ASC’s response to the findings of the report “Exploring the Potential for Including FPIC in the ASC Farm Standard: Certification’s Role in Interactions Between Commercial Aquaculture and Indigenous and Local Communities”
The research report highlights several key points for ASC to be aware of in its FPIC project:
- The differences in how international frameworks (the UN Declaration on the Rights of Indigenous Peoples (UNDRIP) and the International Labour Organisation Indigenous and Tribal Peoples’ Convention (ILO C169, 1989)) are translated into national laws and policy frameworks, and what this means for Indigenous people and businesses.
- How the high degree of polarisation and sensitivity on seafood farming in Indigenous territories has led to a situation where some are no longer prepared to engage in any dialogue.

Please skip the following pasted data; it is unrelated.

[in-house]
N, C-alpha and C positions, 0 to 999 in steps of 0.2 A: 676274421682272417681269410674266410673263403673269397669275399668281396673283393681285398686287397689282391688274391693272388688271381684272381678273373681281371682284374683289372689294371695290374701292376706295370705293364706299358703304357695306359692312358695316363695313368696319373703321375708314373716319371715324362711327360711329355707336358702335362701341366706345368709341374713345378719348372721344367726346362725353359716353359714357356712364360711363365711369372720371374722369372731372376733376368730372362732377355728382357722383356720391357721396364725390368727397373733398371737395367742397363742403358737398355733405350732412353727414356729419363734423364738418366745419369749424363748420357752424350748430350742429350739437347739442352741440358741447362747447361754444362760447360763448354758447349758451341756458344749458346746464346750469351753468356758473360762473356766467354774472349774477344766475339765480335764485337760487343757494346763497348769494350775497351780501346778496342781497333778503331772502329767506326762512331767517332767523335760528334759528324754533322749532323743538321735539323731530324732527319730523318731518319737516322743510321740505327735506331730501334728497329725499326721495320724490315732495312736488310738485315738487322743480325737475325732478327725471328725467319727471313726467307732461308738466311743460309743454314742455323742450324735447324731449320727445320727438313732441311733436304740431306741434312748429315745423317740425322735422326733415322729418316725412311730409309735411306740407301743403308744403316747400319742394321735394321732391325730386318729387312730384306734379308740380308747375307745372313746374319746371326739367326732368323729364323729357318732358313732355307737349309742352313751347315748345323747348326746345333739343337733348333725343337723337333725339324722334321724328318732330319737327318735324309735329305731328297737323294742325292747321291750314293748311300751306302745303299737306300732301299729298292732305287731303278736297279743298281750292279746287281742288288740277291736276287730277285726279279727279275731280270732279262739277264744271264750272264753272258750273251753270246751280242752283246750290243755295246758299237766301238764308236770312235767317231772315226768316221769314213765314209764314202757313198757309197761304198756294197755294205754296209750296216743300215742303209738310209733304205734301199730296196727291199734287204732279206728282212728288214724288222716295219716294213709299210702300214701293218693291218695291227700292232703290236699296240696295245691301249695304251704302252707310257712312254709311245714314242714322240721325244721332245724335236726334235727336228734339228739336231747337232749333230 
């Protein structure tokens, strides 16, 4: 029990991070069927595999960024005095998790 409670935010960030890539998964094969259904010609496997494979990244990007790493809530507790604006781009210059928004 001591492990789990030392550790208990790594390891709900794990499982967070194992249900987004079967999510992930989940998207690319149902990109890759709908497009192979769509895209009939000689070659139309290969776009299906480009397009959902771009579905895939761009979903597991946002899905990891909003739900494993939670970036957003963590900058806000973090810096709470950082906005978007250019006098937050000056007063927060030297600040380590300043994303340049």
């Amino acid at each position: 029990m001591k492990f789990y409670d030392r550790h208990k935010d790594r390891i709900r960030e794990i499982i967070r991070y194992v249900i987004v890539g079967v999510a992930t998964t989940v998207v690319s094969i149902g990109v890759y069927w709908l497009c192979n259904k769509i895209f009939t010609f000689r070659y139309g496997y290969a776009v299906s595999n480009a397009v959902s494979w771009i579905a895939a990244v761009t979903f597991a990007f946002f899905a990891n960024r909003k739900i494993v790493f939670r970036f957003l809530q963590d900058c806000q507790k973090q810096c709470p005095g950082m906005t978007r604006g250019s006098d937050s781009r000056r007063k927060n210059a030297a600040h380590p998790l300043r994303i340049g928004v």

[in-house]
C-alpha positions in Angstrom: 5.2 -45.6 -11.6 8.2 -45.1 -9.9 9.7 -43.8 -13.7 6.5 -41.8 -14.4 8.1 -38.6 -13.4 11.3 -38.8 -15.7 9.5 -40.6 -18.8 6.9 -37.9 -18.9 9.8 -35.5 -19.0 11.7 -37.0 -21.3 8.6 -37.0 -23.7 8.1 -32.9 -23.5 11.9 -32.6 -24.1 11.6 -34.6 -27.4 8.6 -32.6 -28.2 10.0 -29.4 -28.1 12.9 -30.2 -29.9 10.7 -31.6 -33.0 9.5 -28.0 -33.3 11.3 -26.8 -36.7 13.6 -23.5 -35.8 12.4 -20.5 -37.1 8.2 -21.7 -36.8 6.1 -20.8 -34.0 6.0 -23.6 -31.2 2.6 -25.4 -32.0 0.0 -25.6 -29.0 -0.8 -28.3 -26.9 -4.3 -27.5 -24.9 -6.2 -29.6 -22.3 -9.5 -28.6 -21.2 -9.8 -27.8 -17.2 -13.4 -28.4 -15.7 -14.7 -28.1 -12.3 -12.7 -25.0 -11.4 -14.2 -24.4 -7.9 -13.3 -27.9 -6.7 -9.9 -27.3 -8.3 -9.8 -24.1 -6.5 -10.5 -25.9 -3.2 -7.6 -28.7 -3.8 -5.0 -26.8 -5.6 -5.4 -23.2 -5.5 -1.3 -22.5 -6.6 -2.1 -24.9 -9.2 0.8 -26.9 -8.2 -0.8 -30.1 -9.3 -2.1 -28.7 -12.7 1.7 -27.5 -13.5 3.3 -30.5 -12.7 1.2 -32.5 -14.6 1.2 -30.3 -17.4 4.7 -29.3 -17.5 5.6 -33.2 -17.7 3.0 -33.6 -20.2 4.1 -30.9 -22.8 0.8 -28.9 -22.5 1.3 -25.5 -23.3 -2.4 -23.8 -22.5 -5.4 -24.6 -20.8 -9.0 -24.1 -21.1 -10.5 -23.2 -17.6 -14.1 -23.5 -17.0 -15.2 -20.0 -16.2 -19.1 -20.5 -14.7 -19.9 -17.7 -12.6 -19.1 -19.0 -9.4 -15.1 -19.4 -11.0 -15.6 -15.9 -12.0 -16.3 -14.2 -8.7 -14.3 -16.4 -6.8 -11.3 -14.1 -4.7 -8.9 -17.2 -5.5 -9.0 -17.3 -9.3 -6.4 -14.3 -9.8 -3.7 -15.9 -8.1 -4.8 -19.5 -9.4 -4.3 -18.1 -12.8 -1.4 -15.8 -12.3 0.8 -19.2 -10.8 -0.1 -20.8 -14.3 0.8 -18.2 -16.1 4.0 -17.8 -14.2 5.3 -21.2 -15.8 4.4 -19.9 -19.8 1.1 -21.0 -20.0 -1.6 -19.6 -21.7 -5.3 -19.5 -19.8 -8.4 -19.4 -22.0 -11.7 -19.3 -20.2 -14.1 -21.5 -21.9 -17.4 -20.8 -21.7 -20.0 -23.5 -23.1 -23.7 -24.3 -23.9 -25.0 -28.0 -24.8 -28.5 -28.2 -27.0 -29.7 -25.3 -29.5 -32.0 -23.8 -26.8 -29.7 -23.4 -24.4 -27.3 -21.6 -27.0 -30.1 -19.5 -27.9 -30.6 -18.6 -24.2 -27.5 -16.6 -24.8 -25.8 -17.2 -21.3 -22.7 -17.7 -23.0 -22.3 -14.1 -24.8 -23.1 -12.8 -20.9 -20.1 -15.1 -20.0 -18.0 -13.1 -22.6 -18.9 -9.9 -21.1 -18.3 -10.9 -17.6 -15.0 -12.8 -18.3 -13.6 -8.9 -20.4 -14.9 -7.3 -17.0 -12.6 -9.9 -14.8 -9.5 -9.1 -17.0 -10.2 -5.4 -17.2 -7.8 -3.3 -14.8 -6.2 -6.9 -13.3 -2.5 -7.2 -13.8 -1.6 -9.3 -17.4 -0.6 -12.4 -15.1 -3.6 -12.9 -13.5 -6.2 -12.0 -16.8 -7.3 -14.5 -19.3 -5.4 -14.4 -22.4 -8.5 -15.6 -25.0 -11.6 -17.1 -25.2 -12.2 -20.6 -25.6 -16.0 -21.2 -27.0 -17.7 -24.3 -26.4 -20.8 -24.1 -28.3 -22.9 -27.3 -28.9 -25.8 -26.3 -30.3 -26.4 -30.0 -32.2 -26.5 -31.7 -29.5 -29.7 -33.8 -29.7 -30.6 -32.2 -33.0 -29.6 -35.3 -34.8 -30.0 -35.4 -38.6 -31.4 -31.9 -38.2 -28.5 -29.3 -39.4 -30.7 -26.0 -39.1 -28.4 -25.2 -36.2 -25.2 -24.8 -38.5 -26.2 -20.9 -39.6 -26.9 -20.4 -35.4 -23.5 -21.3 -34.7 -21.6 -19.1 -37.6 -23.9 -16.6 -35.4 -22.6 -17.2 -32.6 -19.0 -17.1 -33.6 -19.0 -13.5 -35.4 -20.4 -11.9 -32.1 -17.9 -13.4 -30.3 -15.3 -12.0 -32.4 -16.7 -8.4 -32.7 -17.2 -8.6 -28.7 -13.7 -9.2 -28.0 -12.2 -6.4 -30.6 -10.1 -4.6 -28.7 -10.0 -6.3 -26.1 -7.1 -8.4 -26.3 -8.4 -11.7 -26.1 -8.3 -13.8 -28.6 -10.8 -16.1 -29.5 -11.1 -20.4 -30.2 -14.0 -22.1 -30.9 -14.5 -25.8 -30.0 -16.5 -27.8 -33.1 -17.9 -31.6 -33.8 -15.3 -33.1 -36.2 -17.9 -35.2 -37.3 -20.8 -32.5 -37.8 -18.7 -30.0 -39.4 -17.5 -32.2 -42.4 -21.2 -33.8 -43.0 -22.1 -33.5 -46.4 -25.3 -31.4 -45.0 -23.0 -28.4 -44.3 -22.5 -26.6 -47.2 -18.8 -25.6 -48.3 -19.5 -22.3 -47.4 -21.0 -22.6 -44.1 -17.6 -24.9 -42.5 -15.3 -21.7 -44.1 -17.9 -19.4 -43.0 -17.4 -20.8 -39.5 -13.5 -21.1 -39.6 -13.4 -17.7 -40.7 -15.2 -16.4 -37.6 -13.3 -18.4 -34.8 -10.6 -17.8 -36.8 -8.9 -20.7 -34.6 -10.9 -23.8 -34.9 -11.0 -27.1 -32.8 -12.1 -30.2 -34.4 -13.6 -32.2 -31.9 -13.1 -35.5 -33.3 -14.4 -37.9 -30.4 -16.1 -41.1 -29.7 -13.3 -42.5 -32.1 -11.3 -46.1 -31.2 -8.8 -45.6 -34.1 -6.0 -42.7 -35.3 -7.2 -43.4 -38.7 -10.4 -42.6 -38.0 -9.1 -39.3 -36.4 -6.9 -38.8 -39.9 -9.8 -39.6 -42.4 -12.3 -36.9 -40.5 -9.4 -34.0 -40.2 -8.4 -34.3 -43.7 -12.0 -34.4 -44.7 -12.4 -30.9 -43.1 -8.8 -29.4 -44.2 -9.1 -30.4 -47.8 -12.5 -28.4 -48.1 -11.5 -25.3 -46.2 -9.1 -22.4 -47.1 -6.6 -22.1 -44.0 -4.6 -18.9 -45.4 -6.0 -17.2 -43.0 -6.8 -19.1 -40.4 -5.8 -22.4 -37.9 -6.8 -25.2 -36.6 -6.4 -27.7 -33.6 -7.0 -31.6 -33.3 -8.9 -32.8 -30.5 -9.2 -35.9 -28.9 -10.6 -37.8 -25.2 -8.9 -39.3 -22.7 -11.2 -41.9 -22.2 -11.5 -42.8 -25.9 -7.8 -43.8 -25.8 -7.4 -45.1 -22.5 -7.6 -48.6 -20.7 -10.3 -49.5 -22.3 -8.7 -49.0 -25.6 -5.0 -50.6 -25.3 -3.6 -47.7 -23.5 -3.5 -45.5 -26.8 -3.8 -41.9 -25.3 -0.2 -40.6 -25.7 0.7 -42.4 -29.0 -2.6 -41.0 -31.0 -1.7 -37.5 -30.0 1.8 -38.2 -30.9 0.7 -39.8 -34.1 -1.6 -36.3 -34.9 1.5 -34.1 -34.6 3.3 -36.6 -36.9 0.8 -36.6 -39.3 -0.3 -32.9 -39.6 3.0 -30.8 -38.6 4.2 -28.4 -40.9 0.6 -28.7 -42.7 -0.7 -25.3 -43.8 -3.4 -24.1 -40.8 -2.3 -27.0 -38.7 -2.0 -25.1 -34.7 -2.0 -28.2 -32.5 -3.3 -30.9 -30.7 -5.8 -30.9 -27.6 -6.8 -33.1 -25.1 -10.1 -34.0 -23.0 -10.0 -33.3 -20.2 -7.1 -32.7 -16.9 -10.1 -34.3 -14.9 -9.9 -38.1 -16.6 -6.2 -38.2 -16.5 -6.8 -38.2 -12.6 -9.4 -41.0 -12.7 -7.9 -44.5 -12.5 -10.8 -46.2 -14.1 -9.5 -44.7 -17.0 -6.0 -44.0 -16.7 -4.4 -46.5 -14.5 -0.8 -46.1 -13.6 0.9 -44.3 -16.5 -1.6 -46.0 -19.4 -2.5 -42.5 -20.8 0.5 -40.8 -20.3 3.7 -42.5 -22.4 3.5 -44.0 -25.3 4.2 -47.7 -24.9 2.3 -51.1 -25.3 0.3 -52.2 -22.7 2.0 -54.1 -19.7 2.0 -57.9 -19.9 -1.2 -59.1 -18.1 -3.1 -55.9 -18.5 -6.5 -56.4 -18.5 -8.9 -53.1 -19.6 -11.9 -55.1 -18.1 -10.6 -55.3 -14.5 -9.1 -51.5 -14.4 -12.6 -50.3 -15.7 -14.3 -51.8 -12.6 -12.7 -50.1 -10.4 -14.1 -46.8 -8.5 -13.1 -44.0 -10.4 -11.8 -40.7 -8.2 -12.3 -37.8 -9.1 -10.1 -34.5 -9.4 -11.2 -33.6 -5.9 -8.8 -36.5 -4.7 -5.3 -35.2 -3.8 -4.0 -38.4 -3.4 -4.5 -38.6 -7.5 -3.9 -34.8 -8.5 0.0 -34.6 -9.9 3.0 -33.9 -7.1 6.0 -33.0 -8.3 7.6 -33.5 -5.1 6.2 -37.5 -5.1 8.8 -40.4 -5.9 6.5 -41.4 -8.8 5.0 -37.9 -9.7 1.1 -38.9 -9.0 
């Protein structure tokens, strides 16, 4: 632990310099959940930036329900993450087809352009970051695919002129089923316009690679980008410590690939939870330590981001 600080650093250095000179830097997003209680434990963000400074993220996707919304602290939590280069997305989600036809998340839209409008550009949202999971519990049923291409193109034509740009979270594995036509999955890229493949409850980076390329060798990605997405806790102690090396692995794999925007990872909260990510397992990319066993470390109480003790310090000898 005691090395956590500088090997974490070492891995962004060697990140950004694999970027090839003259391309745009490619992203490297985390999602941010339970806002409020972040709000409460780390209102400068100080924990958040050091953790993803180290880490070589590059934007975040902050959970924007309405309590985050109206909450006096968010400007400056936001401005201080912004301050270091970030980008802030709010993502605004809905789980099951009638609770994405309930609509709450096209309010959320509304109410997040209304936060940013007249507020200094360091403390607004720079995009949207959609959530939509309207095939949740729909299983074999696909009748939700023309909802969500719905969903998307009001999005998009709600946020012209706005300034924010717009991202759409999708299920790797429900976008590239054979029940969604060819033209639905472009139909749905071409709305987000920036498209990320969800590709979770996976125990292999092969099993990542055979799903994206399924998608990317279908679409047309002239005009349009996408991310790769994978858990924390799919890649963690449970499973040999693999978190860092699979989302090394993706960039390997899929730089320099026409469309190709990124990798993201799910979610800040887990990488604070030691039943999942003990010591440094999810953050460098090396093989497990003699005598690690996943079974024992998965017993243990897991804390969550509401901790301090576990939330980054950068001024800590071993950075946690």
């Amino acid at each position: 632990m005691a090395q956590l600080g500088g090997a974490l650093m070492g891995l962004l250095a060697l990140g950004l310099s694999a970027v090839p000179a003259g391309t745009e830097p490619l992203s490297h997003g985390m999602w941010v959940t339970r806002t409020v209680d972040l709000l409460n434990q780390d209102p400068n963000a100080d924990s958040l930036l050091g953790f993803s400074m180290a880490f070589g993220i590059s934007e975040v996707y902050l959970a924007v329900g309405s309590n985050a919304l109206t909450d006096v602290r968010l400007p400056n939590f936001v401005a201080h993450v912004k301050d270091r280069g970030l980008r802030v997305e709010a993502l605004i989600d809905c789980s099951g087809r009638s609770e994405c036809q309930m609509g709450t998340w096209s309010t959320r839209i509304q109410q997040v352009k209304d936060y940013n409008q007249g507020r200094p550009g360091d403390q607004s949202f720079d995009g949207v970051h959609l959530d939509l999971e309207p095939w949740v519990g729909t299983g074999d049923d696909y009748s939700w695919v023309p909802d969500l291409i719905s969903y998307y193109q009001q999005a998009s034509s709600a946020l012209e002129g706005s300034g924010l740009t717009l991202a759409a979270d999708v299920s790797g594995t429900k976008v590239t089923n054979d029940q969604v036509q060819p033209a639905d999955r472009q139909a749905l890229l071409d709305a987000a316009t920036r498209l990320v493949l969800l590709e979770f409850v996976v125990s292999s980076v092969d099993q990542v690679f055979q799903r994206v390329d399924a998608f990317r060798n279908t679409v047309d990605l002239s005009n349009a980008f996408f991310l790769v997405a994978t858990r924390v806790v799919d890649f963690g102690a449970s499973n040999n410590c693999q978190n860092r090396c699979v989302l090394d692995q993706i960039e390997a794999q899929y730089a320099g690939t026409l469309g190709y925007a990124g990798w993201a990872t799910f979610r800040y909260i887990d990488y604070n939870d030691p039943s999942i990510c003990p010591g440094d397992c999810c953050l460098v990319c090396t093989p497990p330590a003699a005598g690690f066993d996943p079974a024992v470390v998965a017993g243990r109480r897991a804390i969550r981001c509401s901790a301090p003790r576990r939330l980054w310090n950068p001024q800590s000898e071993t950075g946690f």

- The question of how to deal with FPIC in places where aquaculture farms have long been established and there is therefore no possibility for prior consent.
- The need for capacities and resources both on the side of Indigenous people and aquaculture business to engage in a meaningful FPIC process.
Transcending national legal and policy frameworks
The research report has highlighted the complexities of FPIC in relation to national legal and policy frameworks. While many countries (148) have signed on to UNDRIP, the translation of its principles in national laws is lagging, and where they have been included in law, their application and enforcement are often weak. This means that for businesses there is often not a clear policy, or legal and regulatory framework within which the infringement of Indigenous people’s rights is prevented. The research report has shown that, in the context of FPIC this is most obvious in a lack of clarity regarding the laws and policies governing ownership, access and use of land and water, and in the lack of coherence of policy frameworks across different departments and governmental levels that shape business behaviours.